We recently tweeted out a fairly stunning statistic regarding the sudden and overwhelming popularity of the ‘Harlem Shake’ craze that’s gripped this country over the last few weeks. The statistic was this: In the first 11 days of February, there were 12,000 Harlem Shake video uploads made to YouTube, totaling 44 million aggregate views.
Views are one thing. Videos go viral all the time to varying degrees, amassing staggering view totals for reasons that remain somewhat elusive to marketers. What’s most interesting about the Harlem Shake phenomenon is user interaction. The continued relevance of the Harlem Shake nearly a month after its initial blip on the pop culture radar screen is due in large part to the involvement of people throughout the country – and globe – who continue to concept, plan and execute their own versions of the Harlem Shake. There’s even an unnamed military unit that joined in on the fun, and as of this writing, they’ve amassed 27 million views in 2 weeks.
So what does all this mean in the world of millennial marketing? Same as always. The beautiful, yet aggravating thing about campaigns or videos that go viral is that they are built sans a set of directions. Many things can be said about Gen Y, one of them being that the potential for a video to go viral depends largely on Millennial approval. The problem, then, is simple, and much easier to diagnose: Gen Y is fickle.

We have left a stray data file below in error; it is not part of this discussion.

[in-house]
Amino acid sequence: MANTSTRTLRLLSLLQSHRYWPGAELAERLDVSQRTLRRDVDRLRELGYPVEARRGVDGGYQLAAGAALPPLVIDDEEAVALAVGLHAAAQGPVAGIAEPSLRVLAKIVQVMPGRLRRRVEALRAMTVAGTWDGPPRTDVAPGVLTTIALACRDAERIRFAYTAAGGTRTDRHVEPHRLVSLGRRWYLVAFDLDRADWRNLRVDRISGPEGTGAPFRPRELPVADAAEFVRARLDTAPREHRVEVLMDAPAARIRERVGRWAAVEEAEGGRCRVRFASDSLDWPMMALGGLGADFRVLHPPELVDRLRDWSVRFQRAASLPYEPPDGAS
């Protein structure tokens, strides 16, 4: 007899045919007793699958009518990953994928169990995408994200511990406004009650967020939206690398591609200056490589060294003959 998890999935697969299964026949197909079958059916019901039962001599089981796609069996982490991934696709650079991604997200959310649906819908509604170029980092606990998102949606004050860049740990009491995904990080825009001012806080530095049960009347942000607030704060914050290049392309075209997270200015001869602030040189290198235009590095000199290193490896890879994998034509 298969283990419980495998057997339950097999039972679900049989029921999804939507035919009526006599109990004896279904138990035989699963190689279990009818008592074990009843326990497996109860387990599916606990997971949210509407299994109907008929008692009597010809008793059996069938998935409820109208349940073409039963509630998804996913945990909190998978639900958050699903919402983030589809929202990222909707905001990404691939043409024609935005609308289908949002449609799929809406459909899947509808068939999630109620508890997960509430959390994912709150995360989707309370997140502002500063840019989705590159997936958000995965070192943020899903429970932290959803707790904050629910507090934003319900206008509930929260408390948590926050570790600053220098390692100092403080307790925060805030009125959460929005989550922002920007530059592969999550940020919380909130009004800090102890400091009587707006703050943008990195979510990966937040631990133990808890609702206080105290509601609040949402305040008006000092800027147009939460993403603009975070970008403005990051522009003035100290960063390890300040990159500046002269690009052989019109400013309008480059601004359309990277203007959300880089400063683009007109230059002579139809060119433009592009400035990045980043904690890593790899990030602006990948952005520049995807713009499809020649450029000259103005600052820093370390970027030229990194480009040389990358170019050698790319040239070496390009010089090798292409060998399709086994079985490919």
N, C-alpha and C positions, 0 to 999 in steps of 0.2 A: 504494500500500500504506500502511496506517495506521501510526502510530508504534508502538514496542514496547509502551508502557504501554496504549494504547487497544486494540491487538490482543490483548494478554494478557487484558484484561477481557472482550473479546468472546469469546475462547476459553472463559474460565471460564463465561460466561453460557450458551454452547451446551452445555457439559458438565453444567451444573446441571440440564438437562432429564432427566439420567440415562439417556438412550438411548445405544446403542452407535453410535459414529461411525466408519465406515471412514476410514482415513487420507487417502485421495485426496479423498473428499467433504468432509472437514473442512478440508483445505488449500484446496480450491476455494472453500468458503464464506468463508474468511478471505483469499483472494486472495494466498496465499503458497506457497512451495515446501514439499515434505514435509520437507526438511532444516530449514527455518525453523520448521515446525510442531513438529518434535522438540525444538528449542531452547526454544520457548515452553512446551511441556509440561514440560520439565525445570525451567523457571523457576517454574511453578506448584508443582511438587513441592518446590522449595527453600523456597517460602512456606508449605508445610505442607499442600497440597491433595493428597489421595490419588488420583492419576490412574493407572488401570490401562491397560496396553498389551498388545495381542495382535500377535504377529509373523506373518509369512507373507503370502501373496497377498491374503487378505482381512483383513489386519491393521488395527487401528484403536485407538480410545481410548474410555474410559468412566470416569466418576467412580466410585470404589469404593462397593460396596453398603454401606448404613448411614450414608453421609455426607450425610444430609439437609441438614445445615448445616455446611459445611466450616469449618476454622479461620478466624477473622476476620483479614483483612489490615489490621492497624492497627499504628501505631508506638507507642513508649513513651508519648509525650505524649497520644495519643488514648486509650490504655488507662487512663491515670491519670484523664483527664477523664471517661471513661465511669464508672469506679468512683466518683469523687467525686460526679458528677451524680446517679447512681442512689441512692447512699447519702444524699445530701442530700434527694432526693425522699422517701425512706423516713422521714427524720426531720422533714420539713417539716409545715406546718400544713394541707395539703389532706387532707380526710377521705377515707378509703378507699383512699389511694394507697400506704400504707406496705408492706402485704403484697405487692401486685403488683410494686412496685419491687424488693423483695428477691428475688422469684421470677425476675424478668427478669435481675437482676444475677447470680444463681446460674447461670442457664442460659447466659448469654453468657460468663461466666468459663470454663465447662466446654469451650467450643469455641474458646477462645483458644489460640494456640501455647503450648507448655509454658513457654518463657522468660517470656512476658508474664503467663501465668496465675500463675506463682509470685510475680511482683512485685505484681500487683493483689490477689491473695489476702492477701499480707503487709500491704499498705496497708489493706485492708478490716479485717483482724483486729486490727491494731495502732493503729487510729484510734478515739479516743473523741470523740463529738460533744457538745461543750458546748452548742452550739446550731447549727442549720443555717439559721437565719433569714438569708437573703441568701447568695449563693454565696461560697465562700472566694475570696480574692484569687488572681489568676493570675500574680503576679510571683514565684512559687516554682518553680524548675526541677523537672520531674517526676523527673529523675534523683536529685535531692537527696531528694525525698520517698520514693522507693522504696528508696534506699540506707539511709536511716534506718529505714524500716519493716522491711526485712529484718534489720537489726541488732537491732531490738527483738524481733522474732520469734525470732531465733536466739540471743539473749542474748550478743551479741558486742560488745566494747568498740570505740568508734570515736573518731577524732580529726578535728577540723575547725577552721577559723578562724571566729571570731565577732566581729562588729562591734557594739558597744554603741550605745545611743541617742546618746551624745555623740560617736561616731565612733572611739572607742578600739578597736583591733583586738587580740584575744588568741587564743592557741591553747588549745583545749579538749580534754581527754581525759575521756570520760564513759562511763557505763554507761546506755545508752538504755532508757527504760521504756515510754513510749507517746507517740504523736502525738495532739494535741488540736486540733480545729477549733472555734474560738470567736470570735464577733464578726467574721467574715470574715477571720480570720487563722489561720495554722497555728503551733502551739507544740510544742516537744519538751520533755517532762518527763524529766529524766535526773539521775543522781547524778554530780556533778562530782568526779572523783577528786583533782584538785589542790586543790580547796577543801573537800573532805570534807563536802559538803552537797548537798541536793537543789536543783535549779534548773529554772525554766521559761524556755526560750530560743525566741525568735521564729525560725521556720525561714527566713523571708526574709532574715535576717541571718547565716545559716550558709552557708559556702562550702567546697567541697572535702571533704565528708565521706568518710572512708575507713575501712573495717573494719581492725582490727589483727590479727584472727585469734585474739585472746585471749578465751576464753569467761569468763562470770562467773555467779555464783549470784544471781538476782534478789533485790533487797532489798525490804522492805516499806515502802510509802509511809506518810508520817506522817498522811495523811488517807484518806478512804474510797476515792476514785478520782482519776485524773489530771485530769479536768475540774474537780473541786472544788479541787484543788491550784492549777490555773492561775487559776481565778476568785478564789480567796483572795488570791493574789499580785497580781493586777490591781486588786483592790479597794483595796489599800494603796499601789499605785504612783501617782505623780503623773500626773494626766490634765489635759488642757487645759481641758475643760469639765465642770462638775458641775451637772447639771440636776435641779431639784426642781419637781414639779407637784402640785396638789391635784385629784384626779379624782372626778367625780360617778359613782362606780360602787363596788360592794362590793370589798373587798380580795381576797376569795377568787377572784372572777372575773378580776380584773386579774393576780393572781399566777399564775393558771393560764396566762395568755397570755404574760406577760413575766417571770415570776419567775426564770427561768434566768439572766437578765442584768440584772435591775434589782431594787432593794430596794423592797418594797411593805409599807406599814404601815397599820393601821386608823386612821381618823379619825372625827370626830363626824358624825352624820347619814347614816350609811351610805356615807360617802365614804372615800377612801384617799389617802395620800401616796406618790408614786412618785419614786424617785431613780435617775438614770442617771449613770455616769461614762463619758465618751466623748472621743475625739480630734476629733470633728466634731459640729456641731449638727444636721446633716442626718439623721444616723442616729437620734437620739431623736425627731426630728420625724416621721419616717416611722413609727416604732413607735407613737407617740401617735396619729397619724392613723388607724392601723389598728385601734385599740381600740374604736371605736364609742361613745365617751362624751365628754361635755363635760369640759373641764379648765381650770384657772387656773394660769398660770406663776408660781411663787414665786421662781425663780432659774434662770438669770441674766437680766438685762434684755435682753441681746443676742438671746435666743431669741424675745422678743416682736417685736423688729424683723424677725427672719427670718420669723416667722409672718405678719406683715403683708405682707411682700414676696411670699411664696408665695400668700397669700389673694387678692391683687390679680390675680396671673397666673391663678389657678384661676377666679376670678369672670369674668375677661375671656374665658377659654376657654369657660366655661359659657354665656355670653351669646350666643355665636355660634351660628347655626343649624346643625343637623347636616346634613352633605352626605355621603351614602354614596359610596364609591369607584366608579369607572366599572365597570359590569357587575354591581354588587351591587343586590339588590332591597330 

Generation Y’s Internet savviness breeds waning attention spans, a penchant for being unimpressed and the general feeling that there’s little this group hasn’t seen before. The feeling of unadulterated joy, the experience of discovering something new and original and fun is not only rare, but continually watered down by click-hungry marketing departments: view counts, ad spends, analytics, conversions.
The sheen of purity inherent in the best ideas is often tarnished by the time it reaches an audience, especially one as skeptical and savvy as Generation Y.
There’s a famous scene in the 2011 film “The Social Network” in which Eduardo Saverin, the famed co-founder of Facebook, tries to urge Mark Zuckerberg to begin advertising on the site, in order to “monetize”. Zuckerberg responds, in reference to the infant Facebook.com: “We don’t even know what it is yet. We don’t know what it is, we don’t know what it can be, we don’t know what it will be. We know that it is cool, and that is a priceless asset I’m not giving up.” Whether or not this is how the convo actually went down, the point is simple: To be considered cool is the rarest of things, and it can disappear in an instant.
Right now, the Harlem Shake** is cool. Somebody somewhere will at some point try to make money from it, and that’s when things will die. There is no formula for the next Gangnam Style or the next Harlem Shake. These are products of originality, and in originality there is no recipe for ease.
We work with brands every day that want the inside track on the next Harlem Shake-scale craze. Our advice: Keep it original. Keep it cool (by keeping the blatant advertising out of it). And keep creating.
**Editor's Note: What’s particularly interesting about the Harlem Shake phenomenon is that it’s based on the original Harlem Shake, a dance born in the historic NY locale. And yet, it resembles the original in, well, no way at all. We'll let Harlem itself speak to this.